The Insecure Leader Part Two: There Is a Way out of the Maze

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Why put up a facade of perfection? Why appear perfect when most can see right through the facade? For many leaders they feel trapped by what drives their decisions. Why do they put up a false facade? One reason is they feel like people can’t see the real them.

For many leaders, their insecurity drives their decisions that pass the blame and put up a false facade.

In my previous post, I talked about how the insecure leader says, “It wasn’t me.” “It was them.” They pass the blame to anyone or anything. This becomes a pattern. They have programmed themselves by a history of decisions to act this way. They cannot image a way to act differently.

They have to appear in control even if they are not. It can sometimes feel like, while this isn’t the best way to lead, there is no other option to lead. Is there another way?

The Maze

Sometimes the thought patterns and behaviors we have can feel like a maze. We want to find another way out and another way to live, but we don’t know any other way to think, act and live. What would happen if the insecure leader found a way out of the maze? What would happen if this leader began to lead not out of insecurity but began to put those he/she leads first?

So is there a way out? Is there away out of the maze? Here are two practices that leaders can put in action that will help them get out of their fears and insecurities and to begin to  put those they lead ahead of their own interests.

Be Honest

Be Honest. It is simple, yet true. What would happen if the insecure leader was honest to those he/she leads? This leader would become real. This leader would be human. The leader would gain relational capital and others would follow.

People follow leaders who are honest and not those who appear perfect.

Fears and insecurities can drive the leader to be dishonest. They are afraid that if people found out the real them, those they lead would leave. However, many times their worst fears come true and people leave anyway.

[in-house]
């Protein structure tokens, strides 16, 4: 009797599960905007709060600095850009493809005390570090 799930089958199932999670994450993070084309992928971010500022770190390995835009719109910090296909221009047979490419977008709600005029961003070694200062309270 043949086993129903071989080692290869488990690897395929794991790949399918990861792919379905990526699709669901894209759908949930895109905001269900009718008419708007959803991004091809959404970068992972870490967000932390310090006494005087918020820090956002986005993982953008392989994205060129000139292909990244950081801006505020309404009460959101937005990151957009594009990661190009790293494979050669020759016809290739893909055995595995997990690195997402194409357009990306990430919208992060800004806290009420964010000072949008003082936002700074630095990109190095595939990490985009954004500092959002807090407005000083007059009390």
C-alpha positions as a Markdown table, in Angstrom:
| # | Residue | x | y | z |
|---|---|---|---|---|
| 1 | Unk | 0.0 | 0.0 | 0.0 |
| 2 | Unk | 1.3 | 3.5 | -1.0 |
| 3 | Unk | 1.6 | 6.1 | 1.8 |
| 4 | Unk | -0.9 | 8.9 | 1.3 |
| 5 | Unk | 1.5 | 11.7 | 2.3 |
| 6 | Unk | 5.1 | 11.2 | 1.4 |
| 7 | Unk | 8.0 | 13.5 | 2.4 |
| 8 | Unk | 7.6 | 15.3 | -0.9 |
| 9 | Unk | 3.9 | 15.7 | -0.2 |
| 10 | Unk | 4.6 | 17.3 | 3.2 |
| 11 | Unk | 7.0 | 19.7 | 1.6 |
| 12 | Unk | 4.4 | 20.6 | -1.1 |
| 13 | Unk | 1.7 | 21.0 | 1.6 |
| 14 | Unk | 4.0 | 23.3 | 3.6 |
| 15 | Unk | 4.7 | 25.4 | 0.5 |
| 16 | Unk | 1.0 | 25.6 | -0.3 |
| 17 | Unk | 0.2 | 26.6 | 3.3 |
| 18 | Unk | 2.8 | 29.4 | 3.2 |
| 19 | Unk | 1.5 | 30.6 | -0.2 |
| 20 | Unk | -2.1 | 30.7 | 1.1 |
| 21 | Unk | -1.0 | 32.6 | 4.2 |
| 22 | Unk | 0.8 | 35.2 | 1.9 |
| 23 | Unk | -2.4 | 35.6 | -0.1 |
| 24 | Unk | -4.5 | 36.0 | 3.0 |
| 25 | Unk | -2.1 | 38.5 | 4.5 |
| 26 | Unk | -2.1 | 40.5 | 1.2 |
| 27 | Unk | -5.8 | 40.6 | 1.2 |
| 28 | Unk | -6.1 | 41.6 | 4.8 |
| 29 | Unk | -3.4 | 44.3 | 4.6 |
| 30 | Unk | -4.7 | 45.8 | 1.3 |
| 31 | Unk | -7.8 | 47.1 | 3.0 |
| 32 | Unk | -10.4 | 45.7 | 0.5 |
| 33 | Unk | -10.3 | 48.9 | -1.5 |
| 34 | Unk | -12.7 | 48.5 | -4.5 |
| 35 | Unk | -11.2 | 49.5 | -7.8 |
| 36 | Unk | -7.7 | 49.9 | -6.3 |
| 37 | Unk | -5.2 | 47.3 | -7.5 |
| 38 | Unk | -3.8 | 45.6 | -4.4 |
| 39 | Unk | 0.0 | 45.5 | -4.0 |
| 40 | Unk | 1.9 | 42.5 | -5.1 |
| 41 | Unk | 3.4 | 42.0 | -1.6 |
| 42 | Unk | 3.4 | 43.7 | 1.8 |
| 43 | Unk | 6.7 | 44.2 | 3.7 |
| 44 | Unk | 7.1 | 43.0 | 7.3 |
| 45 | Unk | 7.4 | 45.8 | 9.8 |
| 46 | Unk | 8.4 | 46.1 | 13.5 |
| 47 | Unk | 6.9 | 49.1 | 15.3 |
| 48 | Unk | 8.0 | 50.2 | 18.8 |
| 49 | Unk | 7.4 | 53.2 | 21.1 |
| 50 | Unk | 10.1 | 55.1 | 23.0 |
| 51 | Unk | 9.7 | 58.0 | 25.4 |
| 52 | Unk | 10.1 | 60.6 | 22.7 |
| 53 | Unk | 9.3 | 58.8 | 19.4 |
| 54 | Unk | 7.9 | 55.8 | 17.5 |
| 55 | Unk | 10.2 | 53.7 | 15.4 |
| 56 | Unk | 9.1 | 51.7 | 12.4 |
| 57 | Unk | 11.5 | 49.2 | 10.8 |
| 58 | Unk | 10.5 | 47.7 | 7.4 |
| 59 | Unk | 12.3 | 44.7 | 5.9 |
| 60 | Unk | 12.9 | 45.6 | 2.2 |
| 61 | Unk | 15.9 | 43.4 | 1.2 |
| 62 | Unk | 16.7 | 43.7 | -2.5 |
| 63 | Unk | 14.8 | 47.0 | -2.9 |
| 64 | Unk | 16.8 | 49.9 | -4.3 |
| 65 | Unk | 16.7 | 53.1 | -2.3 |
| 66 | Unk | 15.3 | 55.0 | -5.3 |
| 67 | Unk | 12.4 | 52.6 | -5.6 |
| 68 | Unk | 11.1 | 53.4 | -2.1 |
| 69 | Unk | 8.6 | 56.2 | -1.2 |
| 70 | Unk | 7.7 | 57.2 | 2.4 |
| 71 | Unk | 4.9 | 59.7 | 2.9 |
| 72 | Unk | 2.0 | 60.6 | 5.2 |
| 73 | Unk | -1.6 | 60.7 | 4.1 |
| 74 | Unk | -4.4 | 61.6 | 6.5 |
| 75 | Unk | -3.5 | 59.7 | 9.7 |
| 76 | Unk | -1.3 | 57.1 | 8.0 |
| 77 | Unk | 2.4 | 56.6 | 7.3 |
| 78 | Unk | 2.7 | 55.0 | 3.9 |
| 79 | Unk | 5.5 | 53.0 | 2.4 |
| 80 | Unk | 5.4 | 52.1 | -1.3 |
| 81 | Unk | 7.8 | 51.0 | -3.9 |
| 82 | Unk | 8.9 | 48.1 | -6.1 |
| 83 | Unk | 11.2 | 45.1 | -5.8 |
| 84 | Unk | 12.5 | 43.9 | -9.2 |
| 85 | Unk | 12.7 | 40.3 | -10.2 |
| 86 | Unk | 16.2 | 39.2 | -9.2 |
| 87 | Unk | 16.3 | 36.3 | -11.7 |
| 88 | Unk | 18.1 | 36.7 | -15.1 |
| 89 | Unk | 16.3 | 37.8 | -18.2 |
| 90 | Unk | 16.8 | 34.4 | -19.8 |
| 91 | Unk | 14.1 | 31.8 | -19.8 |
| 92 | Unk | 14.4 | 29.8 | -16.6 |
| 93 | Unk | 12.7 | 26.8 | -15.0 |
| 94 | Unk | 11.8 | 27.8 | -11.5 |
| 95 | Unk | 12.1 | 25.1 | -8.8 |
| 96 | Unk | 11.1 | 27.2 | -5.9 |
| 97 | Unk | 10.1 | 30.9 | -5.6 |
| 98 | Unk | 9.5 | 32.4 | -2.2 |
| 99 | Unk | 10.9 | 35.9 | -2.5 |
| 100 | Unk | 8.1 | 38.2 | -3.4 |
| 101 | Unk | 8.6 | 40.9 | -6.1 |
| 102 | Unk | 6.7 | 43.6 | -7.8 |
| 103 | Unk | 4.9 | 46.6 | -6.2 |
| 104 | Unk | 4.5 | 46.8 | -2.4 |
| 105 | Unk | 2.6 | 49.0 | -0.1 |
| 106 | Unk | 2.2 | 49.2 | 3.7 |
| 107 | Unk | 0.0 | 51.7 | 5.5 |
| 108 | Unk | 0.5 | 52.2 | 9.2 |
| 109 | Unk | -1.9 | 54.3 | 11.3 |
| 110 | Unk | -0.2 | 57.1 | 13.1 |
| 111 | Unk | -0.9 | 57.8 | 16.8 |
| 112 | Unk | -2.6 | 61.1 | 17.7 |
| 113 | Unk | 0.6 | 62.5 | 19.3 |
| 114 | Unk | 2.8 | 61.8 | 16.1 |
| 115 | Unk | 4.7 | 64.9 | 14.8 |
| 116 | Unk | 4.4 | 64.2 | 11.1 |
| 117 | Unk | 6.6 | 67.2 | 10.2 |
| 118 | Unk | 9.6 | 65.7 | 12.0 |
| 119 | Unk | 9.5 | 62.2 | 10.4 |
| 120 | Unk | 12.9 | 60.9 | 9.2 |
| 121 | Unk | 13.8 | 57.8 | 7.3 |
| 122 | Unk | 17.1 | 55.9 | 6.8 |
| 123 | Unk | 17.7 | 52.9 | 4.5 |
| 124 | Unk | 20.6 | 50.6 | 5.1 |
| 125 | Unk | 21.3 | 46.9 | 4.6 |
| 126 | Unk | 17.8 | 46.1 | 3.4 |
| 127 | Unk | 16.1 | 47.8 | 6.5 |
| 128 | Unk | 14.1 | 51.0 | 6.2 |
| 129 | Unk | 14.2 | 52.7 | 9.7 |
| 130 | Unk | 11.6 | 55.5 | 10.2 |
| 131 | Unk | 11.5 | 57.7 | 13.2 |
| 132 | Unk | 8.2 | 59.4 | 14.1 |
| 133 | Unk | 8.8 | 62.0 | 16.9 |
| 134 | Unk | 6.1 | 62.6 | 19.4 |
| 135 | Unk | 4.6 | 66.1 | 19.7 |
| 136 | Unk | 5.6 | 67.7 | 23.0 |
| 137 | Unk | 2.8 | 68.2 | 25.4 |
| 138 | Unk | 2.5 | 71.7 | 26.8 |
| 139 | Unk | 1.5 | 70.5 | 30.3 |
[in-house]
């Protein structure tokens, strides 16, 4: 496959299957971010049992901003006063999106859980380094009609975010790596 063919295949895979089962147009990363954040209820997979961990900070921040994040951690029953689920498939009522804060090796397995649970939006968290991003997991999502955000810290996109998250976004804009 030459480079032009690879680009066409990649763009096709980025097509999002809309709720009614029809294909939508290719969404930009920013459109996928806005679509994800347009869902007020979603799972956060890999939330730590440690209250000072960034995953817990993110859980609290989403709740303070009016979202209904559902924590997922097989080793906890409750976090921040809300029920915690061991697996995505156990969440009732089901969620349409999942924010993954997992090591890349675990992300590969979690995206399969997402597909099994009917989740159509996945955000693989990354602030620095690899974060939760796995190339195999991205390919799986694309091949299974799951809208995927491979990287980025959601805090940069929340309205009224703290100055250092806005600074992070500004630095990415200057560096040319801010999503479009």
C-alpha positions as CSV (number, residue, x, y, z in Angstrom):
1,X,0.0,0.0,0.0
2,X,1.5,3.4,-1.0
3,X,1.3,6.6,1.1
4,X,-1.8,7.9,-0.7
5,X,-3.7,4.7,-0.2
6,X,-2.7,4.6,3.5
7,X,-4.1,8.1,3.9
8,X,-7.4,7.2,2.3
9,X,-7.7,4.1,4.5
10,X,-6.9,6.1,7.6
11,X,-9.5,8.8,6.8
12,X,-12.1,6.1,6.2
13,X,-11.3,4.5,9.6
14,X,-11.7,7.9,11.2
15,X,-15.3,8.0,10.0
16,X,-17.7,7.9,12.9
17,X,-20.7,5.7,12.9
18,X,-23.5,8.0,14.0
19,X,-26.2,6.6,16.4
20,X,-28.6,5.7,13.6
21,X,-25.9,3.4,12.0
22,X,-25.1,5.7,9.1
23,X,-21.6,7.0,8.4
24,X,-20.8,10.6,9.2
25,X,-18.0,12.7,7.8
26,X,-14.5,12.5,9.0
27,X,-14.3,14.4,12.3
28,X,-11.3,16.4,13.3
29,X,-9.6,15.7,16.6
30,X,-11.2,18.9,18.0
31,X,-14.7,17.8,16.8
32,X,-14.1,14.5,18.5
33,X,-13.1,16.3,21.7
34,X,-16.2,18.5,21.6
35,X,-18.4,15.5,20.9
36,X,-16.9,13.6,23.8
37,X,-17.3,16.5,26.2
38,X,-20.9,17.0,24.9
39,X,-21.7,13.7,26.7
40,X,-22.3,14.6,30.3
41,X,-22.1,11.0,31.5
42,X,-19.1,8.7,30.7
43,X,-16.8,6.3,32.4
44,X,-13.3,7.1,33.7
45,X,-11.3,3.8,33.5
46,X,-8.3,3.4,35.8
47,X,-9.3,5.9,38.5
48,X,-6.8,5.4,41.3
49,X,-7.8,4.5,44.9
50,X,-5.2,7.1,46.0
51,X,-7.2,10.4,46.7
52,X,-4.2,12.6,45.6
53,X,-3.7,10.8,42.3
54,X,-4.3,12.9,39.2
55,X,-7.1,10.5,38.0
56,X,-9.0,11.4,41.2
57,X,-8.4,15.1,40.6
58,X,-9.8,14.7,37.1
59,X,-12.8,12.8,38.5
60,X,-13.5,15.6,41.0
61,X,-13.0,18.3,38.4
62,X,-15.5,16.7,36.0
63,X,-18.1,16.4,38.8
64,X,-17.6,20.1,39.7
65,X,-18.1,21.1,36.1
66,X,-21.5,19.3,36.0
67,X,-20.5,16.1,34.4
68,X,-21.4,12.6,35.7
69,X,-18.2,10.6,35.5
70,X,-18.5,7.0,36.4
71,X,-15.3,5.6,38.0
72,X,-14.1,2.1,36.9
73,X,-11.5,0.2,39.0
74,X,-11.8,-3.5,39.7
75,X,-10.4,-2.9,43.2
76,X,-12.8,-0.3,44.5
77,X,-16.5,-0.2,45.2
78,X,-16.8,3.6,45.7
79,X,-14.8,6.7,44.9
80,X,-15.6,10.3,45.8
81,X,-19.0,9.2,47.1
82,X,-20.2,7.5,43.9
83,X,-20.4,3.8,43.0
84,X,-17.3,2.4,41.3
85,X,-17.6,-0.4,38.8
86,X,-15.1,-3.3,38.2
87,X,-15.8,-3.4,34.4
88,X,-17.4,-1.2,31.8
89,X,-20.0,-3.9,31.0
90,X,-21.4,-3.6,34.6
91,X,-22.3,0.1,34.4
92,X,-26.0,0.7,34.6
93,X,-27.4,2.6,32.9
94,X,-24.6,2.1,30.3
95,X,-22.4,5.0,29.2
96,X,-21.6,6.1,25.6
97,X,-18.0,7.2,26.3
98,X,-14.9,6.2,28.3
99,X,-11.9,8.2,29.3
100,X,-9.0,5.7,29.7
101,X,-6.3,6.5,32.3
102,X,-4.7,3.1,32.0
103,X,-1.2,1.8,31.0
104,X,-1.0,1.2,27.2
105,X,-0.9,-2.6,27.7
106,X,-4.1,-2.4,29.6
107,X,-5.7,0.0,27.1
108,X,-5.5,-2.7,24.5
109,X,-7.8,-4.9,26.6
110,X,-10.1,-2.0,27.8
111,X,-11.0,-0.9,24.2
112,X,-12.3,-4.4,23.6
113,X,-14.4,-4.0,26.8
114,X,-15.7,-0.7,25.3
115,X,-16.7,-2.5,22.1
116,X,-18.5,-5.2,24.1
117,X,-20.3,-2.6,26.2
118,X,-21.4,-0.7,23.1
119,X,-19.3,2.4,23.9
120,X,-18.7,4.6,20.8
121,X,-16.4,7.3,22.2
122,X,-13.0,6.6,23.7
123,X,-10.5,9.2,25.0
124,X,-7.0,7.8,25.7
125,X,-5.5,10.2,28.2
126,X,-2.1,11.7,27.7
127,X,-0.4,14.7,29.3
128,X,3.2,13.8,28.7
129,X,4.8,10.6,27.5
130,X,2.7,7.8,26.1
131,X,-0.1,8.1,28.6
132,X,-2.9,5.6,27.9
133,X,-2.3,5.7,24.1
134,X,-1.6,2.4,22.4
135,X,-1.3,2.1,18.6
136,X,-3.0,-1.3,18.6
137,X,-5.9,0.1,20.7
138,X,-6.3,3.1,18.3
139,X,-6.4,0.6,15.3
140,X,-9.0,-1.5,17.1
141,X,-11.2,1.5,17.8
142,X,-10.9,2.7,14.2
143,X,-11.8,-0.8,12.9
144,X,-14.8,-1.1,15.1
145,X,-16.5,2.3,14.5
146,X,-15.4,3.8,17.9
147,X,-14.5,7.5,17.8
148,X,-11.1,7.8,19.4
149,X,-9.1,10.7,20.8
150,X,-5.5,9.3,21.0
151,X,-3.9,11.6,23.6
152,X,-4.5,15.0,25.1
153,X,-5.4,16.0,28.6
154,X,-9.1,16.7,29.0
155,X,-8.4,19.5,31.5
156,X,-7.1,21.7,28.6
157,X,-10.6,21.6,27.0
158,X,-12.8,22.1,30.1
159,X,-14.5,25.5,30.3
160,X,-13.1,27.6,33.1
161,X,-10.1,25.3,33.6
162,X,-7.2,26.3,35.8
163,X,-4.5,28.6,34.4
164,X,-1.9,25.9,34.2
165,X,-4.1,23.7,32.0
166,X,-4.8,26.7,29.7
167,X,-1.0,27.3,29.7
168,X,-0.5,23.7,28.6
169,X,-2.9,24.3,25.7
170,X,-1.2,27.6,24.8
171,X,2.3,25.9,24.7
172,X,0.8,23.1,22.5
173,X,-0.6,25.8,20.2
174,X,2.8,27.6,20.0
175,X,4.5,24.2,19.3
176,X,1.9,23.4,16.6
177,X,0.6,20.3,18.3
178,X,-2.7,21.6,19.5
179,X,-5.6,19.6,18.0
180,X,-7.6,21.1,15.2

“If people see the real me, they won’t trust me anymore!”
The insecure leader says this to themselves and attempts to fool those they lead.

Yet who are you trying to fool by being dishonest? You just end up fooling yourself.

Be honest and others will follow. This doesn’t mean we make the same mistakes over and over again. “Well, if I am just honest, I can make as many mistakes as I want.” A great leader reflects on their experience and learns from their mistakes.

Remind Yourself Who Makes You Happy

Many of us strive for happiness in life. While we think we can find some happiness in material wealth and status. True happiness is found in the relationships we have. Remind yourself of the close relationships you have. At the end of the day, whether it’s a good day or a bad day, who do you go home to that loves you unconditionally? This could be a father, mother, brother, friend, husband, wife, etc. If you are a Christian, Jesus is the one that loves you unconditionally. No matter what, you know that you are loved by God because he sent his son for you. You are a child of God. If you are a Christian, you also know that the love you see from loved ones is an expression of the love of God.